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You keep using that word “performance”

Every few months, indeed, it seems with ever increasing frequency, the topic of the performance of web technologies comes up.

Most recently, Drew Crawford’s much lauded, detailed piece “Why Mobile Web Apps are slow” has been doing the rounds. You knew it was just a matter of time before it was going to show up on the various blogs where “native apps (read iOS) are always better” holds sway.

Despite that, Crawford goes into laudable detail (and I mean that, I do think we need far more fact based discussion of these issues, rather than retreating to neutral corners and coming out swinging.) Crawford looks at the performance of JavaScript in comparison with “native” technologies, both in practice (using benchmarks like SunSpider) and in theory (considering why Garbage Collected languages like JavaScript, and Just In Time compiled languages like JavaScript, let alone Interpreted languages like JavaScript in webviews on iOS, where Safari’s JIT compiler ‘nitro’ isn’t available).

The conclusion is that the performance of JavaScript based apps is currently too slow for developing mobile apps. He cites the particular example of photo editing apps.

But Crawford’s position is really just a far better argued, more evidenced-based version of this comment on a blog post I wrote about performance 3 years ago

Performance: There’s just no getting around it. Compiled code (ObjC/​Java) is faster than JavaScript. Period. An argument can not be made to the contrary

Which is both true, and banal.

Developers never care about absolute performance, well, at least sensible developers. Yes, sufficient performance is necessary, as well captured in this recent article at Forbes magazine. Once that threshold of sufficient performance has been reached, there are myriad other critical considerations as to the tools, platforms and languages we use. Among them time to market, platform reach, development cost, maintainability, or in Luke Wroblewski’s case with Polar, the ability to avoid long frustrating delays waiting for AppStore approval.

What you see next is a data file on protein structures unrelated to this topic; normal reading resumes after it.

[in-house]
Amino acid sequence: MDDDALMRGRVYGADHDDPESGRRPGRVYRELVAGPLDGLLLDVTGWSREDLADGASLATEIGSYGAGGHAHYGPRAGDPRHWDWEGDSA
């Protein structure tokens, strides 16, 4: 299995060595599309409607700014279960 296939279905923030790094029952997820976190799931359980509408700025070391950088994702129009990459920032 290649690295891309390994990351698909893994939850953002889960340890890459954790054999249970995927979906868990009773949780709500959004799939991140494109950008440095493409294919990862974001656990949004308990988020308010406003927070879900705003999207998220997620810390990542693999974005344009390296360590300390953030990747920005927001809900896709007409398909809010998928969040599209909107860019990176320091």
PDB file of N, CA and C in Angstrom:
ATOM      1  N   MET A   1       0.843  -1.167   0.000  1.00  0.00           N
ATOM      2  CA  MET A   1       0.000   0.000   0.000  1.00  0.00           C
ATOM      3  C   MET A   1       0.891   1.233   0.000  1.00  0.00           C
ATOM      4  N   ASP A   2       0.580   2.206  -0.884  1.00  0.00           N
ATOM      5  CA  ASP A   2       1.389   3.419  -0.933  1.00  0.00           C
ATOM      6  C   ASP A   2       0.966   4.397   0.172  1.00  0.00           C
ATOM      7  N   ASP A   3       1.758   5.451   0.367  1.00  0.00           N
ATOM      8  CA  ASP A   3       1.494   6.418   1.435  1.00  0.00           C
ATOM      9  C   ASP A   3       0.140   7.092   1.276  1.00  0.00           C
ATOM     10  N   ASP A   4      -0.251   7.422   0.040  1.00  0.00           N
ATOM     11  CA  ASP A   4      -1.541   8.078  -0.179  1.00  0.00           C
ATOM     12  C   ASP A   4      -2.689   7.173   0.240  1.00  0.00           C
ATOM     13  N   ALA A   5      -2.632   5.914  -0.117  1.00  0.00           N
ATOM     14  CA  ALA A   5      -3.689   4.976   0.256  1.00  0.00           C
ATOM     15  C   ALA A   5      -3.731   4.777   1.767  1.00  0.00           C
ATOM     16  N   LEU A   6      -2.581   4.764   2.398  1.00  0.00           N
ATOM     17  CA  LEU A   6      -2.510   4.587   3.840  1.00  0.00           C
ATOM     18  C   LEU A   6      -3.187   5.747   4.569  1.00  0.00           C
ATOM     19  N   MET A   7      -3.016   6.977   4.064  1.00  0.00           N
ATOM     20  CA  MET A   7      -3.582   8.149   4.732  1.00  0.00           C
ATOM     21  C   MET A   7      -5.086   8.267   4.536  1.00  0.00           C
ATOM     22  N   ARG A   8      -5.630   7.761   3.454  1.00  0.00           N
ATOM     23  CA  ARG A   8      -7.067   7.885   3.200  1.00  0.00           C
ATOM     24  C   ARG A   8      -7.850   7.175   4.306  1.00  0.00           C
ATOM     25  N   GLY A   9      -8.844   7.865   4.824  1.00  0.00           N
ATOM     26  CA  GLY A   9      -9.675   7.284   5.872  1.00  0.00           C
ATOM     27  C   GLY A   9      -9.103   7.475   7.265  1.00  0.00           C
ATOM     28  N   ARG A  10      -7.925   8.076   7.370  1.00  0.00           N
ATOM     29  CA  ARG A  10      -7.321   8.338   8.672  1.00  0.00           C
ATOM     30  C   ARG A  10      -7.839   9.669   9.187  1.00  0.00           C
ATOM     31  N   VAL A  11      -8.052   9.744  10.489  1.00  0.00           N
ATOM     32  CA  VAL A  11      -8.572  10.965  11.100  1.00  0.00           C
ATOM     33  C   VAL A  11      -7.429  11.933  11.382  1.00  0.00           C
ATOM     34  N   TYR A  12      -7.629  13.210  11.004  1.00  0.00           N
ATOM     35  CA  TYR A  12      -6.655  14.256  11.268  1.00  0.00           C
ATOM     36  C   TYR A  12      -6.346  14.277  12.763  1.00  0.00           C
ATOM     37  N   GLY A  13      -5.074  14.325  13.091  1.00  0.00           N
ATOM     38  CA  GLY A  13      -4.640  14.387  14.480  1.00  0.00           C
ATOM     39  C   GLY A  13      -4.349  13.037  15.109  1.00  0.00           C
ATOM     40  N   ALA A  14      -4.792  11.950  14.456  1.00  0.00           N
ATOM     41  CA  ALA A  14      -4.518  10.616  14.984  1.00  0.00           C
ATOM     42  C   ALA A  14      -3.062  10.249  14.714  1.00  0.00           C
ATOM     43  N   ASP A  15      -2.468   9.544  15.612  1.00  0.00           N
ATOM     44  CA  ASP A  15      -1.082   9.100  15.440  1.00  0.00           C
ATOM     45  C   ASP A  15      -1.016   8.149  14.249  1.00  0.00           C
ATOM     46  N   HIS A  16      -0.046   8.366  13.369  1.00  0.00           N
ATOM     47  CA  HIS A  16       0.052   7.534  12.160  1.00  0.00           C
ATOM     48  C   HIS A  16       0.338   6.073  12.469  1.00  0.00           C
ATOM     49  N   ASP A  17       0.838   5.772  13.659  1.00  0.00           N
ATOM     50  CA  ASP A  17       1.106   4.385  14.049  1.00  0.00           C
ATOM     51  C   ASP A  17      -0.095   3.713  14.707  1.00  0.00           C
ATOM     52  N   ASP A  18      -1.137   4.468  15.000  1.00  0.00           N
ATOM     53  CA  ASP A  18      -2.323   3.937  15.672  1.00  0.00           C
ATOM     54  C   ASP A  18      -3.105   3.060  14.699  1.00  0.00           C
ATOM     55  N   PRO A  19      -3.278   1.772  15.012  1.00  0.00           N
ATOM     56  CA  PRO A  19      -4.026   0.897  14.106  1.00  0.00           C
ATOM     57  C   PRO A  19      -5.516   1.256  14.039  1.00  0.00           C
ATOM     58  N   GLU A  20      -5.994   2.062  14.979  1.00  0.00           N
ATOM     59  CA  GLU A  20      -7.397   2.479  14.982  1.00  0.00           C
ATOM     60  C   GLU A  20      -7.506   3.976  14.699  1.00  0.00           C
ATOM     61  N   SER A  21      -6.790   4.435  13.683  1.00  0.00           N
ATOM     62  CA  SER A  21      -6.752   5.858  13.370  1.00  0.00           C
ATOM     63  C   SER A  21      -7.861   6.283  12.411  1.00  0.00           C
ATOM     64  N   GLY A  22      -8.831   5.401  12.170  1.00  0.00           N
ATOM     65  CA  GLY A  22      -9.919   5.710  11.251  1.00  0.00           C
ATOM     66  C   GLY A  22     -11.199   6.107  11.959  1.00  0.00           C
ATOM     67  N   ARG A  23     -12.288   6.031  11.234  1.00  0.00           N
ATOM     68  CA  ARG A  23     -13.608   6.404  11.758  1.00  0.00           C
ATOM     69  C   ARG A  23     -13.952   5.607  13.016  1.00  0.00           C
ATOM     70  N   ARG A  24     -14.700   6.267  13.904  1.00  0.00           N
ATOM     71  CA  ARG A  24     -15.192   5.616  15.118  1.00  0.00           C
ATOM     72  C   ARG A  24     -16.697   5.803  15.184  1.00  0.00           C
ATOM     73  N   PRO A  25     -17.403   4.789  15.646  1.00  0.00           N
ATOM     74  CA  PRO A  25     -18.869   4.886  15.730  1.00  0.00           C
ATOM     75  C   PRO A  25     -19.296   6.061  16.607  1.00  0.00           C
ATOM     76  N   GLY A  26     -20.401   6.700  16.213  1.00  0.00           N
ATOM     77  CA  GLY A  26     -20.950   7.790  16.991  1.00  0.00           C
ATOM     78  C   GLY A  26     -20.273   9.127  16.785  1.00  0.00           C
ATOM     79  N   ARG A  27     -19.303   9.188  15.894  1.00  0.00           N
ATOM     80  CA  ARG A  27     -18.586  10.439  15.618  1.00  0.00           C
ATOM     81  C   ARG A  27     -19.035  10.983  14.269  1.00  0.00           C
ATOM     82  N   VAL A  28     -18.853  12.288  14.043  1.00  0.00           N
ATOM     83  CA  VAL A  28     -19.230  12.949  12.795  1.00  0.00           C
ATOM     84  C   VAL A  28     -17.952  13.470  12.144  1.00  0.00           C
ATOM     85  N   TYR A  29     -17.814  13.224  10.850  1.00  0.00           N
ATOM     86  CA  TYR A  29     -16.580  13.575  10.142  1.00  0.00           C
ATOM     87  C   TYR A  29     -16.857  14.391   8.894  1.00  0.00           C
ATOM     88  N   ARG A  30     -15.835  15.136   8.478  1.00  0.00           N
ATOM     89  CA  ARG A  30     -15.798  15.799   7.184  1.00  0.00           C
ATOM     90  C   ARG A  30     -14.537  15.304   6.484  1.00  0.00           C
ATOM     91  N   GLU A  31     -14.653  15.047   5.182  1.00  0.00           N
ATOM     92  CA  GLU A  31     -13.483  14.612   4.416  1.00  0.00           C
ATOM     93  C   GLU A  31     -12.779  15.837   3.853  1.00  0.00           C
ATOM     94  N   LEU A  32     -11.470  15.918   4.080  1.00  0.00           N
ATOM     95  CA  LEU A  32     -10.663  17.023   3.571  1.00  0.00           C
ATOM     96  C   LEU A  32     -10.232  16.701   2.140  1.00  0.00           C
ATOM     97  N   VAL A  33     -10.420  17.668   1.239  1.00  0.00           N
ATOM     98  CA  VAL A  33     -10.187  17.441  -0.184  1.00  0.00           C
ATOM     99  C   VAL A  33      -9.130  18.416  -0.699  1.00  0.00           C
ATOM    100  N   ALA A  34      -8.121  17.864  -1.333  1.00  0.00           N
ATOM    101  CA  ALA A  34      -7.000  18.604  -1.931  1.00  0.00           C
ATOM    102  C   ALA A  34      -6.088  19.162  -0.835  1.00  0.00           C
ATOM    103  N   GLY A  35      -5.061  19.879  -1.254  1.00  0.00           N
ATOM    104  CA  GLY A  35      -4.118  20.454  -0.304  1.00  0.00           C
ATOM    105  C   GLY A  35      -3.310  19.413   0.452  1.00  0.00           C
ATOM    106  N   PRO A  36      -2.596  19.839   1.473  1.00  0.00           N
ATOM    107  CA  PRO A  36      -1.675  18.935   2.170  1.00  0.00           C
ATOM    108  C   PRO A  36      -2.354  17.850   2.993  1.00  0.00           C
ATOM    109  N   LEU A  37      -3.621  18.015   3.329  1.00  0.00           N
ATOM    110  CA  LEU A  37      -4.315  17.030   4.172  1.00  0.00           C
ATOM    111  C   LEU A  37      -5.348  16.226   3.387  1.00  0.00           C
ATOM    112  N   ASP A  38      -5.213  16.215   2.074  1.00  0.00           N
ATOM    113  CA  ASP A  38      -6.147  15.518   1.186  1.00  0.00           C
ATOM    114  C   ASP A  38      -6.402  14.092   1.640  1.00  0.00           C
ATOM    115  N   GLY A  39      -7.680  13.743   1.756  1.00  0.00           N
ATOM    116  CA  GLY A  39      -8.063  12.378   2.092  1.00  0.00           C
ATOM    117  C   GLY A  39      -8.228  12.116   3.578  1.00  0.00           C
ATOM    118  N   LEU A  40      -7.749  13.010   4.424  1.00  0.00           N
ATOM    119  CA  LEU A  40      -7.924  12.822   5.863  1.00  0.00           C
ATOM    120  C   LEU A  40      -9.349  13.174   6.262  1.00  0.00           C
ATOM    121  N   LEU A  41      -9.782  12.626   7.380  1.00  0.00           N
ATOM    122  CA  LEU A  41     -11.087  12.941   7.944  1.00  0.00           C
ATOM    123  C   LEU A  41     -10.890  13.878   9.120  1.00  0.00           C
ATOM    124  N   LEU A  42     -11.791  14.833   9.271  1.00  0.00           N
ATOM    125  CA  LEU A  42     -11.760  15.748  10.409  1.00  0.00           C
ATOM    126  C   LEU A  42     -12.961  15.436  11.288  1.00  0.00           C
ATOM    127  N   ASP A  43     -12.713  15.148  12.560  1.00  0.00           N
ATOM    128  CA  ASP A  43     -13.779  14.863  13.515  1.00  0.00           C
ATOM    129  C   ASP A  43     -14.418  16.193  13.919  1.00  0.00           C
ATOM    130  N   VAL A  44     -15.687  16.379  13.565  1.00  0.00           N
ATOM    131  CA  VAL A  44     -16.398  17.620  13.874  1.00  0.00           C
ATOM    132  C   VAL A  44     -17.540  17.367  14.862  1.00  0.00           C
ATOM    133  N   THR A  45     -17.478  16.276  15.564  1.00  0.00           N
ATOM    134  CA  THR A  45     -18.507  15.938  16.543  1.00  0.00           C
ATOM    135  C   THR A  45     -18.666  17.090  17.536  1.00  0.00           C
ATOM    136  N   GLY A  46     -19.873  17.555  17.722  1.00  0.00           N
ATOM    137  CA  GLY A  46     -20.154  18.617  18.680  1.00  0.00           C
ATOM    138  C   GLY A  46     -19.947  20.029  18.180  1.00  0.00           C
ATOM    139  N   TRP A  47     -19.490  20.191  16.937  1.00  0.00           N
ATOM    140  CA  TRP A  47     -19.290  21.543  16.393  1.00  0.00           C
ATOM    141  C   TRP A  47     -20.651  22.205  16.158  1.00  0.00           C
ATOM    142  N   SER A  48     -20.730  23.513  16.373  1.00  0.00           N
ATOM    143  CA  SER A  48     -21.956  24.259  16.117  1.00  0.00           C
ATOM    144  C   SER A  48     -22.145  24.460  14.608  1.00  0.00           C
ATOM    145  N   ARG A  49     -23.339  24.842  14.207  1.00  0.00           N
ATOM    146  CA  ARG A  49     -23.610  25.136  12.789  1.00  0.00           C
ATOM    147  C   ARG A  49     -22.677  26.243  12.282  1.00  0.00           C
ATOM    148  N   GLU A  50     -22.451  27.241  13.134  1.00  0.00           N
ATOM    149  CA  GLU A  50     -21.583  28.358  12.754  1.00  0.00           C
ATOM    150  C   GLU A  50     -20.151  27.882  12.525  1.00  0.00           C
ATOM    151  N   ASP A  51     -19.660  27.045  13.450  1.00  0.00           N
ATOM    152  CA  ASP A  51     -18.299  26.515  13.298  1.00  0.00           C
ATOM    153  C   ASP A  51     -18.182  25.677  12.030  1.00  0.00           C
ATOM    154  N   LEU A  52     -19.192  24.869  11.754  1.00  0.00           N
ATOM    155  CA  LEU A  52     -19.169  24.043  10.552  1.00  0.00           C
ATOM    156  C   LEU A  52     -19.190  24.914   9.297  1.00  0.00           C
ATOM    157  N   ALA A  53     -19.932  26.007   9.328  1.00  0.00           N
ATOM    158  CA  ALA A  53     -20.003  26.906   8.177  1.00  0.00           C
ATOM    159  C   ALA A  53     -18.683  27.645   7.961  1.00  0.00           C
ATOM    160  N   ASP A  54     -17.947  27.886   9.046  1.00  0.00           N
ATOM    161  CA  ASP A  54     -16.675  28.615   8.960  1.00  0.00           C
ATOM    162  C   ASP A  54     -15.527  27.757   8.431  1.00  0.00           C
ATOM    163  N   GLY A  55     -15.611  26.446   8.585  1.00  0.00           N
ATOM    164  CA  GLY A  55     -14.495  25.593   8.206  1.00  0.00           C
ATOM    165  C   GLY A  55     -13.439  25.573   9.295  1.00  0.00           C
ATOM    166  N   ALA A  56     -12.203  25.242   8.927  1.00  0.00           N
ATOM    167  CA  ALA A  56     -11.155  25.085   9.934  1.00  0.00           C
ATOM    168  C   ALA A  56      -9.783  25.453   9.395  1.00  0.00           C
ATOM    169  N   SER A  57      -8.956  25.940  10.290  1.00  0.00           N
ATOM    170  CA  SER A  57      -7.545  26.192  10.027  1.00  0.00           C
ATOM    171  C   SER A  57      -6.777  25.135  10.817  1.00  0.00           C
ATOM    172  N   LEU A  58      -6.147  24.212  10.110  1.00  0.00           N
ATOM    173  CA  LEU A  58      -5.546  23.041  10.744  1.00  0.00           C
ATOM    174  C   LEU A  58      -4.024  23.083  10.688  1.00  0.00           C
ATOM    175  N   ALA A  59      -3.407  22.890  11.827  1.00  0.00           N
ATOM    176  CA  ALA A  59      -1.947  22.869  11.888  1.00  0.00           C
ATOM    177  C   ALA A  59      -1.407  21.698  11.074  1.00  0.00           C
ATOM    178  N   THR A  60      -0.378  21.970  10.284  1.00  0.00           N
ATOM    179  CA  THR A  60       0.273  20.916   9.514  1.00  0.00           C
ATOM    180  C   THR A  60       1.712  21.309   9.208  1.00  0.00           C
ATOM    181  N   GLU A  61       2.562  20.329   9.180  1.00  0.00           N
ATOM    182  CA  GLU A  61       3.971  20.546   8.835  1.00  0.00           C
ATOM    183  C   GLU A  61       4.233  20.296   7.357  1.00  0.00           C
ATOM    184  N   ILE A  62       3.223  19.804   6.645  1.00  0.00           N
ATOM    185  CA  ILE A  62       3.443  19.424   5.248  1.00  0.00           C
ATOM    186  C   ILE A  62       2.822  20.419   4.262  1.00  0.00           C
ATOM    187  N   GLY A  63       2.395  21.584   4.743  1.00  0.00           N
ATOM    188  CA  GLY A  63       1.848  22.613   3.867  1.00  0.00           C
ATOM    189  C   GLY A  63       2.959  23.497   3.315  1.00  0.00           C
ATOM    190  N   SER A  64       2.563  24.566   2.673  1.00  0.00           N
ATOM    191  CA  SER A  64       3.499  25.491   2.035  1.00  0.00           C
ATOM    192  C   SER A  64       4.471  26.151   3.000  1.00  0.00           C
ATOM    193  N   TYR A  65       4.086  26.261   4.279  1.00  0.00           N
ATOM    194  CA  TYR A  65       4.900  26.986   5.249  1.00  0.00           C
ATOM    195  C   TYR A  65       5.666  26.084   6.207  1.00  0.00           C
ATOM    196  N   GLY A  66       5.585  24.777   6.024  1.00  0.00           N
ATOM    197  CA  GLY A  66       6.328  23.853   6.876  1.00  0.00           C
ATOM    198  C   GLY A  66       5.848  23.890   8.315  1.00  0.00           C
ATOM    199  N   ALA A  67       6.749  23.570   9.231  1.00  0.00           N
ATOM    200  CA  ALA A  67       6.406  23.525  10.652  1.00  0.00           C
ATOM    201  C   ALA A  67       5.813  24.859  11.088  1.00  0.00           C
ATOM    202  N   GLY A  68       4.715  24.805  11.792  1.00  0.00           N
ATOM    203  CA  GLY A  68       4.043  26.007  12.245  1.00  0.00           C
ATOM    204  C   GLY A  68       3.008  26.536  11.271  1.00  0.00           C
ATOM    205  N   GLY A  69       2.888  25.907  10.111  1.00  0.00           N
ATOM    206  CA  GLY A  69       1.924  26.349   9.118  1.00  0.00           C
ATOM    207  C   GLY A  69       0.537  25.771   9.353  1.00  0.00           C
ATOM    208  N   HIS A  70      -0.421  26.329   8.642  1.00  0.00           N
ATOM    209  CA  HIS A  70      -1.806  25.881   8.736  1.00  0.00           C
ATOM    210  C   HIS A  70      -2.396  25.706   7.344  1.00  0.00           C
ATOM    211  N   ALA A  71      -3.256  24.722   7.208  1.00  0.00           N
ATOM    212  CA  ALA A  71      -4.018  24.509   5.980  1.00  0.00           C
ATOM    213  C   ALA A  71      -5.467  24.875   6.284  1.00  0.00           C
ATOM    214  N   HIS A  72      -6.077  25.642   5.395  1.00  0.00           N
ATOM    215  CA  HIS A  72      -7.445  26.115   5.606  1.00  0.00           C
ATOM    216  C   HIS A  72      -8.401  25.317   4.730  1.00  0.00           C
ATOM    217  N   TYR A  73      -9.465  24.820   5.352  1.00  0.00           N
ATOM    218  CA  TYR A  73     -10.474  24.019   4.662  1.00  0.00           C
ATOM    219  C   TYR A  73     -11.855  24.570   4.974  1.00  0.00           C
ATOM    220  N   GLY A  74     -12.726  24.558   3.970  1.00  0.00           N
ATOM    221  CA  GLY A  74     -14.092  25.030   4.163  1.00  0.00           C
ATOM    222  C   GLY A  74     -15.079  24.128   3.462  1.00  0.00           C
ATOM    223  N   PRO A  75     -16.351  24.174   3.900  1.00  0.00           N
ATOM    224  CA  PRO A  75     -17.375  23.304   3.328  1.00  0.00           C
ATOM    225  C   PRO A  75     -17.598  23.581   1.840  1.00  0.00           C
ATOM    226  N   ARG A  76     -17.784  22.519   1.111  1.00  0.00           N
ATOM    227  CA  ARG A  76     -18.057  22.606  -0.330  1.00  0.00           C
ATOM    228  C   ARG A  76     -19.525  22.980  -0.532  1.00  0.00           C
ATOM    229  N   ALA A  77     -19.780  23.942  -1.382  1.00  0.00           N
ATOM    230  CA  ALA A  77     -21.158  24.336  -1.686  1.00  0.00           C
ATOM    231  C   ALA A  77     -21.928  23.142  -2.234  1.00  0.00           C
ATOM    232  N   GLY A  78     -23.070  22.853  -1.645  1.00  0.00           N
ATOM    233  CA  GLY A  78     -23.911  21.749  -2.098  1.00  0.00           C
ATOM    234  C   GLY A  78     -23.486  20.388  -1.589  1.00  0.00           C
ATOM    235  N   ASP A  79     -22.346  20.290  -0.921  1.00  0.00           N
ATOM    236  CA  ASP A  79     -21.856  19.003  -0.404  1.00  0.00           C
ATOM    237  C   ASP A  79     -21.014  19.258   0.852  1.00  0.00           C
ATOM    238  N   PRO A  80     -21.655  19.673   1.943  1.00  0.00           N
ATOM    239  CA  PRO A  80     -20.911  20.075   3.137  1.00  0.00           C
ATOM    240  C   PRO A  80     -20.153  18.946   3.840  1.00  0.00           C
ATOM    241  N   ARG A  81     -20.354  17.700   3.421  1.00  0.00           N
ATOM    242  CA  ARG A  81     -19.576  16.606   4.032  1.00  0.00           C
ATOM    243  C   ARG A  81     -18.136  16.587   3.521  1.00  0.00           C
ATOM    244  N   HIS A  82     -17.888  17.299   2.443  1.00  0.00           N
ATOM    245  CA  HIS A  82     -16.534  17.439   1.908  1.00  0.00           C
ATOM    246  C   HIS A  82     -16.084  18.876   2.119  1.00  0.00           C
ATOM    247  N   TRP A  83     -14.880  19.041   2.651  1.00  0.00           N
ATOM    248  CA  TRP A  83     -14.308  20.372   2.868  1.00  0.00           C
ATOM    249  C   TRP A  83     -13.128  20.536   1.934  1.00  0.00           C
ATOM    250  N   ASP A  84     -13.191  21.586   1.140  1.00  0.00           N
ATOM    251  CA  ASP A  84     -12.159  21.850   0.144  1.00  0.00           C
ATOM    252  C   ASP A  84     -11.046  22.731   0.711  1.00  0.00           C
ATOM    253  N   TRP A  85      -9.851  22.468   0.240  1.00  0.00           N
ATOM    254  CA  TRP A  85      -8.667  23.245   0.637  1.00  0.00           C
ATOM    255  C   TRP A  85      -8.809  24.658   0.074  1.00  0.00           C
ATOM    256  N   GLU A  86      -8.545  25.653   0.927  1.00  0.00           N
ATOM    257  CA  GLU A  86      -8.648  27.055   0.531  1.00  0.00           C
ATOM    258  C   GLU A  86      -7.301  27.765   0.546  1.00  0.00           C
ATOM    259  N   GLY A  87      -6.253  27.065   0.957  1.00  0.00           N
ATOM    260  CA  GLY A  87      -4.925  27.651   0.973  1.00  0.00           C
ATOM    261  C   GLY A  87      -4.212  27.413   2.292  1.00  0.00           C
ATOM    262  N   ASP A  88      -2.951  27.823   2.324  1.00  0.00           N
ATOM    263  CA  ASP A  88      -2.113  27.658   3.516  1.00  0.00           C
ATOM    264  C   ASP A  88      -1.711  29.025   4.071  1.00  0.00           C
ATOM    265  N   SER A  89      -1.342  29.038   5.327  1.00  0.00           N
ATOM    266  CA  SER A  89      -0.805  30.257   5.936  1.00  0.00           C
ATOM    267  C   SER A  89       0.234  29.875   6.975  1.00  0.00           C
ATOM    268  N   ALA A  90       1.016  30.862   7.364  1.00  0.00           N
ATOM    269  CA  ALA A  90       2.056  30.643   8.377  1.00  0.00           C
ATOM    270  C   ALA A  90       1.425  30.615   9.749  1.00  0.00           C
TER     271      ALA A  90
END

And of course it’s worth observing that most likely the vast majority of our application’s execution doesn’t actually even happen in our JavaScript, so making the exclusive focus on this aspect of performance misguided. It happens in the browser’s internal CSS, DOM, compositing and other engines.

And much of it happens beneath even the browser level in exactly the same system-level APIs that native apps rely on. Among many examples are CSS animations, and transformations, which if done appropriately get handed off to the GPU, and don’t even touch the JavaScript engine.

Of particular pertinence to Crawford’s argument are CSS Filters, supported in Safari on iOS (but not as yet Android). Again, these bypass JavaScript entirely to apply filter effects directly to HTML and CSS based content, including of course images. Essentially, whatever you can do with Instagram filters (an image editing app I believe), you can do in the browser, with no need whatsoever for JavaScript to be involved.

Undoubtedly building applications with web technologies presents significant challenges regarding performance. But one thing I’ve learned time and again in the last 30 years is that Moore’s Law is a tide that lifts all boats. It’s like a crystal ball for developers.

All of which brings me back to a recent rant of mine, “not ready for primetime“. As technologies emerge, and mature, but before they are “ready for primetime” is precisely when they represent the most opportunity. Sure, you can complain about it being more work, and more of a challenge to get right. But it’s those out there solving the problems who’ll reap the rewards.

Bonus viewing

Want to learn more about making your JavaScript work as well as possible, see Web performance guru Stoyan Stefanov on JavaScript Performance Patterns at Web Directions South 2012.

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